Karnafuli Paper Mills (KPM)
Overview of Karnafuli Paper Mills (KPM)
Karnafuli Paper Mills (KPM) established at Chandraghona, Chittagong in 1951 by the Pakistan Industrial Development Corporation (PIDC) at a cost of Rs 67.57 million. At that time, there were 31 enterprises that produced hand-made paper in East Pakistan. These enterprises and an industrial unit that produced carbon paper together employed 122 workers, of whom 55 were men, 51 women and 16 children.
KPM was the first paper manufacturing industrial establishment registered under the factories act. At the time of its establishment, it was the biggest paper mill in Asia with its three thousand workers. It was established under a World Bank loan supported by a consortium of suppliers from USA, England, Germany, Sweden and Italy. The factory went into production in 1953 with an installed capacity of 30,000 tons of paper per year. The capacity utilisation, however, went down within a few years of its establishment. In 1964, KPM was sold out to the Dawood Group of Pakistan, which undertook a balancing, modernisation and rationalisation (BMR) programme.
KPM sold its paper to both East and West Pakistan. The price of its paper was the same in both wings. In fact, users of KPM paper in East Pakistan paid a price higher than its actual cost plus a normal profit. They compensated for the cost of transportation of the paper to West Pakistan and thus implicitly financed the subsidy enjoyed by its users in that province.
Immediately after the war of liberation, KPM became an abandoned property. Bangladesh Industrial Development Corporation (BIDC) took over its control very soon and started to search for new markets for its products. The local market did not expand due to slow growth of education facilities and of the publishing industry. The sale of paper, which was 31,378 tons in 1969-70, went down to 19,044 tons in 1973-74. The Dawoods had 50 distributors of KPM papers in East Pakistan, while in Bangladesh BIDC selected 407 new dealers, who had marginal or no experience in the sale of this specialised product. The stock of unsold papers piled up. On the supply side also there was the problem of availability of raw material. The Planning Commission of the government of Bangladesh took measures for ensuring a regular supply of wood from the Forest Industries Development Corporation. Meanwhile, Bangladesh picked up in proliferation of journals, newspapers and periodicals, which contributed to an increase in the demand for paper in the country. Another paper mill, khulna newsprint mill (KNM) was established and supplied paper at prices cheaper than what KPM could offer. KPM thus continued to face problems in marketing its products.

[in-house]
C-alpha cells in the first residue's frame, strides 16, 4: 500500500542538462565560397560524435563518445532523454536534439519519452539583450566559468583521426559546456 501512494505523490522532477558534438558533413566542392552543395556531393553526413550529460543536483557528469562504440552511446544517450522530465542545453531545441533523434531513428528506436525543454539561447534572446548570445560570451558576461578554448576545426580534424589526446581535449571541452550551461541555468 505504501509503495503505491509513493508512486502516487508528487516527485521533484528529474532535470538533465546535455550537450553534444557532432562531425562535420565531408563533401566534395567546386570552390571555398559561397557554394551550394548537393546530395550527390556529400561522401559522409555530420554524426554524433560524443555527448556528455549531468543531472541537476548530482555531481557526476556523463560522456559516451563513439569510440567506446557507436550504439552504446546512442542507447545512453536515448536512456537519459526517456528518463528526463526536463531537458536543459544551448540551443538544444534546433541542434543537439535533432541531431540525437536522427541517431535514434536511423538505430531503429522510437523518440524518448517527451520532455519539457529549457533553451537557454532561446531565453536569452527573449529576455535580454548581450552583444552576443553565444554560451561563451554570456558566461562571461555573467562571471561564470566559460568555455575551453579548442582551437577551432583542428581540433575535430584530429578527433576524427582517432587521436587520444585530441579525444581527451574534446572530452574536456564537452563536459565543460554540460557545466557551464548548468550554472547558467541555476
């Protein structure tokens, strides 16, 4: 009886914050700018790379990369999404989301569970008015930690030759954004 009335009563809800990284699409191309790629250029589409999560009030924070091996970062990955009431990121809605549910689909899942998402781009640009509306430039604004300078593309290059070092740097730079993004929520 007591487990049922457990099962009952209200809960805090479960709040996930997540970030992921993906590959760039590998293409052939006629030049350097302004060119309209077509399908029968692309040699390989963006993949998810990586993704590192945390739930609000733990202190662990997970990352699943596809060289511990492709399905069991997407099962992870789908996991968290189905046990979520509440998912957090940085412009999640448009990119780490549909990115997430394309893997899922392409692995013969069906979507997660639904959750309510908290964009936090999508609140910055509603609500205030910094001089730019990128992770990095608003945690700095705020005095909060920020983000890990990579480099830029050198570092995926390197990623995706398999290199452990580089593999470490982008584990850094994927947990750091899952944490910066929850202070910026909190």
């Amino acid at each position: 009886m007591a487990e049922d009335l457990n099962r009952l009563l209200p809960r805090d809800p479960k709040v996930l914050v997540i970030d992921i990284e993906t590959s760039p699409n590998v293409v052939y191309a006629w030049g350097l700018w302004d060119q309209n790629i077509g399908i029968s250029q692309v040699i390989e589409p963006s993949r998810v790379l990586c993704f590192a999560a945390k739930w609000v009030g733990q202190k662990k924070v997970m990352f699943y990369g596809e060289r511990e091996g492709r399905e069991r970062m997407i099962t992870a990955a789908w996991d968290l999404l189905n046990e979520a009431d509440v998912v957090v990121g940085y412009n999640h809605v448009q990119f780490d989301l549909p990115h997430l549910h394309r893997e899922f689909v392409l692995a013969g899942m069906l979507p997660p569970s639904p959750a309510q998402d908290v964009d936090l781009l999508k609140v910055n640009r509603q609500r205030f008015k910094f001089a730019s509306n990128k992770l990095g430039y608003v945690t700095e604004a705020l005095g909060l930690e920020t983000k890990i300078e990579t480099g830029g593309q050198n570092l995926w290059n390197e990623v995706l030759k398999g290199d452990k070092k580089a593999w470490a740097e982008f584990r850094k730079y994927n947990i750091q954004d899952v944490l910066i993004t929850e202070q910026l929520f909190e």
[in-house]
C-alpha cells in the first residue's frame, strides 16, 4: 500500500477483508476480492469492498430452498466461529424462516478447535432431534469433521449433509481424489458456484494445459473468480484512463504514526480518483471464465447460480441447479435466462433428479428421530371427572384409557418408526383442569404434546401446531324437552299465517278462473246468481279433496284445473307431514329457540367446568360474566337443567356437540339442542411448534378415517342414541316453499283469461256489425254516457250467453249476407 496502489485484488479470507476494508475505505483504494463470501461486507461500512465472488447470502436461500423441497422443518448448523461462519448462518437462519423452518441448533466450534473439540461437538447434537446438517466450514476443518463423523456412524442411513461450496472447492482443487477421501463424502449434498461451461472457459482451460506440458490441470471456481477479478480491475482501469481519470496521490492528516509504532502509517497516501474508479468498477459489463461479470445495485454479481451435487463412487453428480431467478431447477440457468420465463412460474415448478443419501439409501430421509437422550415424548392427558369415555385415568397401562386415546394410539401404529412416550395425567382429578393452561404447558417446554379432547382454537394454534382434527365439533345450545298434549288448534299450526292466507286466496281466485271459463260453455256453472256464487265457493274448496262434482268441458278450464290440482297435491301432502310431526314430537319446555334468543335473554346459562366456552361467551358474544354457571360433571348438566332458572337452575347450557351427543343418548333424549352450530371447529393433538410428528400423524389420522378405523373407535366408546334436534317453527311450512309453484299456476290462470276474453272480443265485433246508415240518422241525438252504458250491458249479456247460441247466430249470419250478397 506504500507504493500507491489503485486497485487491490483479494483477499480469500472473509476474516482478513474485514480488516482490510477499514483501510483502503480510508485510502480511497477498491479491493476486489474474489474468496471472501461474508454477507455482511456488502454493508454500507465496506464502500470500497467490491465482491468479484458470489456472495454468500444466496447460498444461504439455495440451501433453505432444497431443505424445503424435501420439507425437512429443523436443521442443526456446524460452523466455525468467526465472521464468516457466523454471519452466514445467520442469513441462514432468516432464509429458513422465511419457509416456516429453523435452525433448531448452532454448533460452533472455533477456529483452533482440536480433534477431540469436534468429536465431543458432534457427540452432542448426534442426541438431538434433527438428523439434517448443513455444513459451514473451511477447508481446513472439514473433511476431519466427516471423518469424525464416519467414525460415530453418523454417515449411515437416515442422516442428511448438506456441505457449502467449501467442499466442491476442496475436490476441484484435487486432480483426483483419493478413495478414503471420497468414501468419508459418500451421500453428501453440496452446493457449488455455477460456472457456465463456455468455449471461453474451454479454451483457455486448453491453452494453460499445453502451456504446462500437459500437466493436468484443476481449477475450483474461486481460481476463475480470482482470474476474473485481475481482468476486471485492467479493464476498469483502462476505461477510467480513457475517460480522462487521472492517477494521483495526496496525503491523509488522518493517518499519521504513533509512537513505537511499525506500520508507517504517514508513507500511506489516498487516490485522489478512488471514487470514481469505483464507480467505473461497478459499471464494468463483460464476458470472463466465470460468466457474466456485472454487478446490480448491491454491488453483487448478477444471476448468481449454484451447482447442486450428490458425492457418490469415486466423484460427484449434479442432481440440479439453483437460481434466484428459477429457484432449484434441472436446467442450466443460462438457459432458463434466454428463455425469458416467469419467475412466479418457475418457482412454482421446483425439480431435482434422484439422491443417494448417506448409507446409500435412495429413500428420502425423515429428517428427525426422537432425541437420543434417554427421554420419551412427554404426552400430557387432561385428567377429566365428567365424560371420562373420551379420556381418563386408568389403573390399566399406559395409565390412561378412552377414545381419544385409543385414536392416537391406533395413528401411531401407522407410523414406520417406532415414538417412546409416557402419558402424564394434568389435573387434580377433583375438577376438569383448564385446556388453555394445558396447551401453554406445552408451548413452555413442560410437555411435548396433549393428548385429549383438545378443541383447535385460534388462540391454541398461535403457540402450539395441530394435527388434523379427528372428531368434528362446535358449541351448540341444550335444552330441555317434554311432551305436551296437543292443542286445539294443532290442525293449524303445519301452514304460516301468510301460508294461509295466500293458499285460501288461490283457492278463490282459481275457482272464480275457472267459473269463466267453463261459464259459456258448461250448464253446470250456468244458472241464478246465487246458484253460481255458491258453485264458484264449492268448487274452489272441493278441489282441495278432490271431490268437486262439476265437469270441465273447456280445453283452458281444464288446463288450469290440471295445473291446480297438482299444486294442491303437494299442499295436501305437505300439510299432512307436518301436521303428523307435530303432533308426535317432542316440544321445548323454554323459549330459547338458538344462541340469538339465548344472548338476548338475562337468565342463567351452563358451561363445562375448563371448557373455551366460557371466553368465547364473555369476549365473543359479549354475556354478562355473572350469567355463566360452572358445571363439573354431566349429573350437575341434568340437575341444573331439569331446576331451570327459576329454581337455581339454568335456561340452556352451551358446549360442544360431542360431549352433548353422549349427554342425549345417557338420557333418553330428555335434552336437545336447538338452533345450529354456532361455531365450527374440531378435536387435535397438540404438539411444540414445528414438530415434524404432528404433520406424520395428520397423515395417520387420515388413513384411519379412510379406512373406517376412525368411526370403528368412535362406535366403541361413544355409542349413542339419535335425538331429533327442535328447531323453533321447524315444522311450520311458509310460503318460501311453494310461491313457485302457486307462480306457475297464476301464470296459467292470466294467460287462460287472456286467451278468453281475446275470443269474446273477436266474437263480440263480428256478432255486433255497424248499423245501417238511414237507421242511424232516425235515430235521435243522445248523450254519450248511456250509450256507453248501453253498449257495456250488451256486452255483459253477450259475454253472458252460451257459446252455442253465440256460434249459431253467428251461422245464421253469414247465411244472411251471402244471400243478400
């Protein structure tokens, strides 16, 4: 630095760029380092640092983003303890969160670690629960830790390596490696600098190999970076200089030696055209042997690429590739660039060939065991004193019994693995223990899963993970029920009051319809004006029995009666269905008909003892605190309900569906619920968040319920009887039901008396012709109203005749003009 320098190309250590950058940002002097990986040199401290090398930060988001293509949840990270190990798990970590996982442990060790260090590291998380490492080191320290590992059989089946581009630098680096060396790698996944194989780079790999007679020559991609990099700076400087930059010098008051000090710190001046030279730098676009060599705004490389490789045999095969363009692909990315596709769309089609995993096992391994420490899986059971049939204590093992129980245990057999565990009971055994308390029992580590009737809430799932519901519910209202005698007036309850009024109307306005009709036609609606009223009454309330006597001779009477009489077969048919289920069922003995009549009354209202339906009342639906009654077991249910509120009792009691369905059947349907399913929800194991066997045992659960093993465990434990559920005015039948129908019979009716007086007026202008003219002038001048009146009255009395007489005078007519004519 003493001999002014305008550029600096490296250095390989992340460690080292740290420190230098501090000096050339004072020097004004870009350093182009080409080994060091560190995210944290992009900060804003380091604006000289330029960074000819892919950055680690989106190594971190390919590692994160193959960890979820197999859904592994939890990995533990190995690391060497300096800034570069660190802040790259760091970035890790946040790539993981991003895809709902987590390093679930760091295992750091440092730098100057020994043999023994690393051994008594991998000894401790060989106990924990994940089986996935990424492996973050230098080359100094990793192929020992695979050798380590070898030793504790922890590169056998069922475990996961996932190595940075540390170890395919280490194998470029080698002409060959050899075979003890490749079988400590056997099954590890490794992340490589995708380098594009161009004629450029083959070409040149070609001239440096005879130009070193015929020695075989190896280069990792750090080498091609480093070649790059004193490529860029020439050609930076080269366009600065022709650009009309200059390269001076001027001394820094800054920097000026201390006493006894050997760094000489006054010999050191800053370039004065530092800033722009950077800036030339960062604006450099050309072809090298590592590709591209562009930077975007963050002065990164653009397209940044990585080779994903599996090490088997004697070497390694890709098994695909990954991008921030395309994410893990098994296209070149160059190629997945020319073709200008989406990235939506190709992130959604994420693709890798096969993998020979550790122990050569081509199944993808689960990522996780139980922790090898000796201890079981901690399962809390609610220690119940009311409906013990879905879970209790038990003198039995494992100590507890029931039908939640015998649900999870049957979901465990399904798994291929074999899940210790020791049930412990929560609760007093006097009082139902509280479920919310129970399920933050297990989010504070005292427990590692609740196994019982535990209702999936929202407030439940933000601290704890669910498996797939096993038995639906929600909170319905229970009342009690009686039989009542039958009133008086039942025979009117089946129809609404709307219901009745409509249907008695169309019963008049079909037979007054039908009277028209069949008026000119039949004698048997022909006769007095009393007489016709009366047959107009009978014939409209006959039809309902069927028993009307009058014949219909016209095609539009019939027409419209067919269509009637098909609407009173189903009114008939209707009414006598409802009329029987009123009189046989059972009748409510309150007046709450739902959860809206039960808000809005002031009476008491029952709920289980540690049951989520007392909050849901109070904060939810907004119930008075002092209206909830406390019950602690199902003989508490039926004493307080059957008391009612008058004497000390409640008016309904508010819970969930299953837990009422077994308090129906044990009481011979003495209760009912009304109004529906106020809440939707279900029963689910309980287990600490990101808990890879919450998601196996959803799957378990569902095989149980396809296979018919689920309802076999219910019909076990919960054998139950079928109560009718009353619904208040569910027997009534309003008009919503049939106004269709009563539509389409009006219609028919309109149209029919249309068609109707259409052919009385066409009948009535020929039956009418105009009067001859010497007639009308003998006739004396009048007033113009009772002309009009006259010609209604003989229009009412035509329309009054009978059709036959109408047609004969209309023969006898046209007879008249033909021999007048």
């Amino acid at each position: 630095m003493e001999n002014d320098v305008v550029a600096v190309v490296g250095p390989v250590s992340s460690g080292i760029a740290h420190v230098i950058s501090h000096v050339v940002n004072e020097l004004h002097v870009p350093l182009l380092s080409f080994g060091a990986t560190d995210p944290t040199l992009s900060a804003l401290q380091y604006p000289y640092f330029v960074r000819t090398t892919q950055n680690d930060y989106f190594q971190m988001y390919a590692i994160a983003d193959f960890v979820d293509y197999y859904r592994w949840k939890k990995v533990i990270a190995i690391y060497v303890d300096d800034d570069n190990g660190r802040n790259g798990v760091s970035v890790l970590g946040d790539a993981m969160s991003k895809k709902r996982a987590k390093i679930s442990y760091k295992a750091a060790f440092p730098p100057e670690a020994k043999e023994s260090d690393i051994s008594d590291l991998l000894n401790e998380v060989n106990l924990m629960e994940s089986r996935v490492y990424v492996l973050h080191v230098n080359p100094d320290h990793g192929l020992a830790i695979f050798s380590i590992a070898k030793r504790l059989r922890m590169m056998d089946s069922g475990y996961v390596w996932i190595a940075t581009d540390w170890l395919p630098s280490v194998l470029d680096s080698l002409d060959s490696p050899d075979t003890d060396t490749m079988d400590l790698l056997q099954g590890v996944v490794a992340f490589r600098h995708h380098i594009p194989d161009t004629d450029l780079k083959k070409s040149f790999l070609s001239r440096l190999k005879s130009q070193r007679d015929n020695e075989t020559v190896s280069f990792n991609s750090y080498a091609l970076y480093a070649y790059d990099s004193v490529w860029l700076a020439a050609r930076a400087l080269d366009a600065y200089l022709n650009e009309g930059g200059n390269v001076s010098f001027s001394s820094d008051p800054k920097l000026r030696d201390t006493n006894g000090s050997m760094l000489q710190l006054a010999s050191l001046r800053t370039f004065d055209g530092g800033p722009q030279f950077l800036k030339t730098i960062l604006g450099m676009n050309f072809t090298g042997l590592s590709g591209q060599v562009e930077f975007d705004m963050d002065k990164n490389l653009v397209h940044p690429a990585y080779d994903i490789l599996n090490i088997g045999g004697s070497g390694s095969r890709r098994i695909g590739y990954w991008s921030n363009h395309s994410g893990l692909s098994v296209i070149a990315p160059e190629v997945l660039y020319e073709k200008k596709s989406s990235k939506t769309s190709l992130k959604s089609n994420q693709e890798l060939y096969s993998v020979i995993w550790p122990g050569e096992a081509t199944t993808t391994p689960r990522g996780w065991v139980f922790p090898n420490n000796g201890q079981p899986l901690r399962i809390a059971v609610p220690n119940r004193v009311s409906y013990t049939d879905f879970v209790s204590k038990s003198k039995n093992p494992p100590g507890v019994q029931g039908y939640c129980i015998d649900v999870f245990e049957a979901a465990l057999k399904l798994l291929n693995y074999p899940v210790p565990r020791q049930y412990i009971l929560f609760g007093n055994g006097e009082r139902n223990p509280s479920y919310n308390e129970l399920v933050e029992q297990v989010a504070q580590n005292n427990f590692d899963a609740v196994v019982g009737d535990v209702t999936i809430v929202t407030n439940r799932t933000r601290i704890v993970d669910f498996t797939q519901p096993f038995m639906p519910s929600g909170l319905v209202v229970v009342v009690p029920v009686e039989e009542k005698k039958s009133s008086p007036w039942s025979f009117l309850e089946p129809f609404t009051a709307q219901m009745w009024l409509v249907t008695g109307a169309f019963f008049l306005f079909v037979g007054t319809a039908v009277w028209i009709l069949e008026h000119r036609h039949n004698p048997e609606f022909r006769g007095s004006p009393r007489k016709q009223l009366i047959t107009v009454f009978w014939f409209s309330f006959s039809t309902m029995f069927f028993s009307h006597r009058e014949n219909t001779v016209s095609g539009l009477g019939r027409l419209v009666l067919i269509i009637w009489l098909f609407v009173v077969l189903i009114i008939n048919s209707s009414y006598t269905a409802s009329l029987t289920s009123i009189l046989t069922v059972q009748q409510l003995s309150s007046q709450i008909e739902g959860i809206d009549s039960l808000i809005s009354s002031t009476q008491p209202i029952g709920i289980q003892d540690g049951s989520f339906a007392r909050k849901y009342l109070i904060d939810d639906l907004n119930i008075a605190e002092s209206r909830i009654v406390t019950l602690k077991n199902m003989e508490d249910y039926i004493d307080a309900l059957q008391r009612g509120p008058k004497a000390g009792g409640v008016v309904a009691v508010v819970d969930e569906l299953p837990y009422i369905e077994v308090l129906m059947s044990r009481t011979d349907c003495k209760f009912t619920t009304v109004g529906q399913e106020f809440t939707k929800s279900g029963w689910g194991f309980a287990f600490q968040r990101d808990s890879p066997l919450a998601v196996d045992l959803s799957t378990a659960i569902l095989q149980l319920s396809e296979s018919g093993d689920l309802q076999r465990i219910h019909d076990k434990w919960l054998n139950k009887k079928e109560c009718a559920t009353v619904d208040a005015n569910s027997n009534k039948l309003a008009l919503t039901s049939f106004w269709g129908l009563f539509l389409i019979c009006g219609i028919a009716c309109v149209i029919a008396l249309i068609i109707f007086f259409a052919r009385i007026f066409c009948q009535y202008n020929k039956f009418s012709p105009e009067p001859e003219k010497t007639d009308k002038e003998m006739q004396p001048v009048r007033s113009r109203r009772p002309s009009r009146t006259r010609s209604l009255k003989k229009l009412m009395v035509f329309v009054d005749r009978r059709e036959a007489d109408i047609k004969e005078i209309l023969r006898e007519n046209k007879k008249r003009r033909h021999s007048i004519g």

In 1976, the government took an initiative to identify the problems of KPM and approved a reconstruction plan of Tk 240 million in 1979-80. Experts from India, Sweden, USA and Japan were involved in the task. In 1984, efforts were made to upgrade paper quality, to improve capacity utilisation and to reduce the cost of production. These efforts were aimed at reducing losses, which accounted for Tk 161.74 million on average per year during the period between 1972-73 and 1979-80. In 1983-84, the sales volume of KPM was 28.39MT and the value of sales was Tk 731 million.
KPM fully recovered by 1991. It reached the capacity production level and could export to foreign markets. That year, it had a workforce of 4,102 workers and office personnel. Its products consisted of writing, printing and typing papers, corrugated boards, wax-coated papers, paper cones, gummed tapes, and bitumin paper. In 1990-91, the installed capacity of KPM was 33,000 tons and the budgeted production was 28,438 tons, while the actual production was 30,216 tons. At present, KPM is under the Bangladesh Chemical Industries Corporation (BCIC).
KPM uses pulp obtained from fibrous raw materials (FRM) like wood and bamboo. It also uses the pulp produced in the Sylhet Pulp and Paper Mills as well as imported pulp, which, however, is costlier than the pulp produced at KPM itself from wood and bamboo extracted mostly from Chittagong and chittagong hill tracts. The factory is equipped with a gas-converted solar power plant, water treatment plant, research and development centre, a recovery unit and a converting plant for different kinds of paper products. KPM has a sister concern, the Karnafuli Rayon and Chemicals Ltd., and the two mills are built on shared premises covering 442 acres of land. KPM is managed by an executive director assisted by a general manager and the chiefs of nine different departments, such as administration, engineering, production, marketing and accounts. The controlling authority lies with the BCIC head office and the enterprise board draws up plans and programmes within the broad policy guidelines provided by the corporation.
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